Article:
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I’ve made a big deal about access to physicians of recent. A little bit of a whiny deal. But there’s more to physician access than merely reimbursement. The media has picked up, with some gusto, the story that a surge in the insured and a ‘shortage’ of primary care physicians in the United States may severely limit access to care.
Primary care physicians already are in short supply in parts of the country, and the landmark health overhaul that will bring them millions more newly insured patients in the next few years promises extra strain.
The new law goes beyond offering coverage to the uninsured, with steps to improve the quality of care for the average person and help keep us well instead of today’s seek-care-after-you’re-sick culture. To benefit, you’ll need a regular health provider.
And other media, tell us as much. Now in general the United States has fewer physicians per capita than other western nations. And there are no doubt huge regional differences in physician supply. Parts of this country suffer from a severe deficiency in physicians in general, and primary care in particular.
But the fact is that, as much as we hear about the difficulty primary care has in attracting future physicians, the United States’ per capita primary care population compares pretty equatable to those of other nations. Other nations whose primary care delivery is generally considered more impressive.
I call home one of the largest cities in the country without a freestanding, full service children’s hospital. In the state of Texas my home is the only ‘major’ metropolitan area without such an institution.
The benefits of freestanding children’s hospitals and the problems pediatric care in my hometown faces should seem cognizant to even the layperson. While children’s hospitals certainly have higher charges they provide value for such, providing better care from everything in trauma to acute asthma exacerbation. The lack of a freestanding children’s hospital means tertiary pediatric care is fragmented. Pediatric services at hospitals around the city see fewer of each case of pediatric illness. Volume, as has long been shown, means quality. Concentrating tertiary care also promises to promote recruitment of everything from pediatric subspecialists to pediatric nurses.
The Beautiful Dell Children’s Hospital An Hour North Of San Antonio
I’ve always had a place in my heart for pediatrics. It represents unique challenges and at times can be tragic and gut wrenching caring for the young and critically ill. It is also incredibly rewarding. Your patients share no responsibility for their conditions and the promise they hold when you help heal them is virtually limitless. But of course, as easy as it is for pols to talk about children’s issues, they lack a constituency and children’s healthcare doesn’t exactly have the political will as, say, care for those over 65 does.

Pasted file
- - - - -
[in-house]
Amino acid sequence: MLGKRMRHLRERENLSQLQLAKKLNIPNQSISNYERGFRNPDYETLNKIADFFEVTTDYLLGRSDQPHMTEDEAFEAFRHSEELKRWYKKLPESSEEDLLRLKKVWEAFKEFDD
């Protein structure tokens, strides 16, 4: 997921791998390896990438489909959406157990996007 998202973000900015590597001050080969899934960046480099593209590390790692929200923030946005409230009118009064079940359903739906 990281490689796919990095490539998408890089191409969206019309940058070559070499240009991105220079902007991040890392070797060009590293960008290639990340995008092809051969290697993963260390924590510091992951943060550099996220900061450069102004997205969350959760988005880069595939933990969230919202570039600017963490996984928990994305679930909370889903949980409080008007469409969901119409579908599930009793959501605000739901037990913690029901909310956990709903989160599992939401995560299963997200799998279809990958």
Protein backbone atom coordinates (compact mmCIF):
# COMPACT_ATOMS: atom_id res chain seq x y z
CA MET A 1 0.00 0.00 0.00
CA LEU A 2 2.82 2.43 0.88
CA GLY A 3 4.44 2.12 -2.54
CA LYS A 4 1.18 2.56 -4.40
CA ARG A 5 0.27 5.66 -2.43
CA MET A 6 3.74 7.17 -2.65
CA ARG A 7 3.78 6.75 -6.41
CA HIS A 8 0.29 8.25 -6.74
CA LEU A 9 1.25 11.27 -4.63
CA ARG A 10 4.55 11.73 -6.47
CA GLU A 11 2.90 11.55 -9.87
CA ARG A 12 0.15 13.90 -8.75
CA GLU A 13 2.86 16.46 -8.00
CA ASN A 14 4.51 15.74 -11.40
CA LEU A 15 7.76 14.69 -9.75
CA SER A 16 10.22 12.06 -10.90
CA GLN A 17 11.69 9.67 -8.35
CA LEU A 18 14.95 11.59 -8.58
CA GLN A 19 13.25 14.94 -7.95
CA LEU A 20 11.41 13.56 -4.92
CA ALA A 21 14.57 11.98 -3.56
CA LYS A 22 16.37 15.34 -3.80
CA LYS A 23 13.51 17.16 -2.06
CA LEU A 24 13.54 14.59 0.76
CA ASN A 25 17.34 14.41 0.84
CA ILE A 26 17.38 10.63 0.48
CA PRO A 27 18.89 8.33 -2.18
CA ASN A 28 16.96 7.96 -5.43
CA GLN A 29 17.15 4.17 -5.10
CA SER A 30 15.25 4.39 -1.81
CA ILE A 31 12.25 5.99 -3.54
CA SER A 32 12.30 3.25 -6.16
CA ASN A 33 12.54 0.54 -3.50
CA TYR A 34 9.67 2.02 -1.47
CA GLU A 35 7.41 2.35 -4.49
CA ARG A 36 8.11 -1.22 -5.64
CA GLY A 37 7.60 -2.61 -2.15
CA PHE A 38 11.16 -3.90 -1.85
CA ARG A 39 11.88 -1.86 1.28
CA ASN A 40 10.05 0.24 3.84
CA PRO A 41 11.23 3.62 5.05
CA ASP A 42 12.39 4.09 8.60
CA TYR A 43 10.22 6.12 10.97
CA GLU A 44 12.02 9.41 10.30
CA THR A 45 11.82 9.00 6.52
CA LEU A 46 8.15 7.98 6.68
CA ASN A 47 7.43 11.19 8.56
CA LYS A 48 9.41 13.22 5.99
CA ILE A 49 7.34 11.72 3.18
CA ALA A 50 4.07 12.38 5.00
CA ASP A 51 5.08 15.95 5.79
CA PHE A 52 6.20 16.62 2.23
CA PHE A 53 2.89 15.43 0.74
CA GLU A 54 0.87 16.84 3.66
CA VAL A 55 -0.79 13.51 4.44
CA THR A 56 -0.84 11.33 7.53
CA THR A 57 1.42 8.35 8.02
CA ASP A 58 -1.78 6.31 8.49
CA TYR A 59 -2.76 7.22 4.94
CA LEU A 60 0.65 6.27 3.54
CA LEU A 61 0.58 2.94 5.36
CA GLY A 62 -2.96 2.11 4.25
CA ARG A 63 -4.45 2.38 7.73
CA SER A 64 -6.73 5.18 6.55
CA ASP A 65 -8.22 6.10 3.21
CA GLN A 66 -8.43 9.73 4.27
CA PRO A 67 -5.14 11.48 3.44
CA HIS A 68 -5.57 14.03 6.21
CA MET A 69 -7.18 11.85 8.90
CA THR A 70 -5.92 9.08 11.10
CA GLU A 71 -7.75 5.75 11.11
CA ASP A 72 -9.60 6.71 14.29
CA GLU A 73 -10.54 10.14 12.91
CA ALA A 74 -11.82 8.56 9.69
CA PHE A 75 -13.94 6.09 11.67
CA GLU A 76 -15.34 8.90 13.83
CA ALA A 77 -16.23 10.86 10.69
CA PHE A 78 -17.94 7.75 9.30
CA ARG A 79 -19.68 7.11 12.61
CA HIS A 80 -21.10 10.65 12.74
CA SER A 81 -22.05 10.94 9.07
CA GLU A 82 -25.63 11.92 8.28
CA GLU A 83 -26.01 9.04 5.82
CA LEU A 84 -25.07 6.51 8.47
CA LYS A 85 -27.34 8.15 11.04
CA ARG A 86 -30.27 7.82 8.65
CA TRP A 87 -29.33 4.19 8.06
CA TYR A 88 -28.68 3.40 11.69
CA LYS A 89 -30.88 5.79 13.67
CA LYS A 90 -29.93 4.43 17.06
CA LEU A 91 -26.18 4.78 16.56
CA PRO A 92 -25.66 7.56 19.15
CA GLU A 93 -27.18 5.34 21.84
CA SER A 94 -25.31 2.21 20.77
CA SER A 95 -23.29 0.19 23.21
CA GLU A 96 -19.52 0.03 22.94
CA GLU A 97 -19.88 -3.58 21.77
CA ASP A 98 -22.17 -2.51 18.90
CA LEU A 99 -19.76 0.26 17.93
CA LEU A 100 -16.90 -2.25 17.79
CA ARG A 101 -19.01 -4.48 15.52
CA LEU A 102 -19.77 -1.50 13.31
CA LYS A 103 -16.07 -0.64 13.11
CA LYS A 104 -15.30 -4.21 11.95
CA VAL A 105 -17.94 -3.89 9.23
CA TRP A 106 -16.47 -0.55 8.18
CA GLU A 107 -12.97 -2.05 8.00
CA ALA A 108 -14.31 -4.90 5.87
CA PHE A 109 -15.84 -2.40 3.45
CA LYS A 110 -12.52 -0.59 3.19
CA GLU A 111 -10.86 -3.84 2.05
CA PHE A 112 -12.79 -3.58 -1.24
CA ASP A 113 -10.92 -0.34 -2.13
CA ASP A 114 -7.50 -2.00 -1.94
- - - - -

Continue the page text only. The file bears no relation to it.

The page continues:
So I’m happy to see the movement for a new children’s hospital in San Antonio. A public-private venture the hurdles it faces are more than political but the backing of prominent politicians like Nelson Wolff is a very positive turn for pediatrics in this town. Amongst others in town, the former Mayor and long term head of Bexar County seems to have thrown his full weight behind a freestanding children’s hospital. That can only be a good thing.
Supportive media coverage as well is a positive. The local newspaper has it here and here, saying,
Far from standing still, San Antonio is losing ground in pediatric care as other cities expand theirs, Austin moves closer to getting a medical school, and local military realignments reduce pediatric care resources.
In July, Texas Children’s Hospital bought full-page ads in the San Antonio Express-News promoting its services, evidence that this city is seen as a lucrative market for other cities’ children’s hospitals.
Texas is an amazing part of this country. For reasons beyond scope here, it’s historical and cultural identity are uniquely ingrained and recognized; certainly more than those of any other state. That goes for California. People around the world can pick Texas from a map. They know who a Texan is, and despite the slight inaccuracy of the stereotype the fact it has circled the globe speaks for Texas’ position.
I have a fiancee who doesn’t quite understand my devotion to my state. Texans’ devotion to their state has its historical roots but in some ways Texas’ pride is merely circular, I’m proud that Texans have such pride in their state.
And I’m proud that Texas has exported its influence. From it’s rise in national politics just prior to and following World War II to the presidency of the second Bush it is hard to argue another states’ influence in Washington was greater in the past century.
Rise Of The Superstate
And then came the failure of oil money and what is viewed as the slow decline of the industry, the 2006 midterm elections, and then the election of Barack Obama. And suddenly Texas was dead; it’s influence in a likely perpetual decline.
The 28th state has loomed large over Washington for much of the past century — think the president, his father, Lyndon Johnson, Sam Rayburn, John Tower, Dick Armey and Tom DeLay.
Since at least the 1960s, Texans have been simultaneously admired and loathed by the rest of Washington. Their command, for the most part, has come on account of seniority. Their home districts were so safe that they were able to stay in Washington more or less all of the time and invest wholeheartedly in committee work.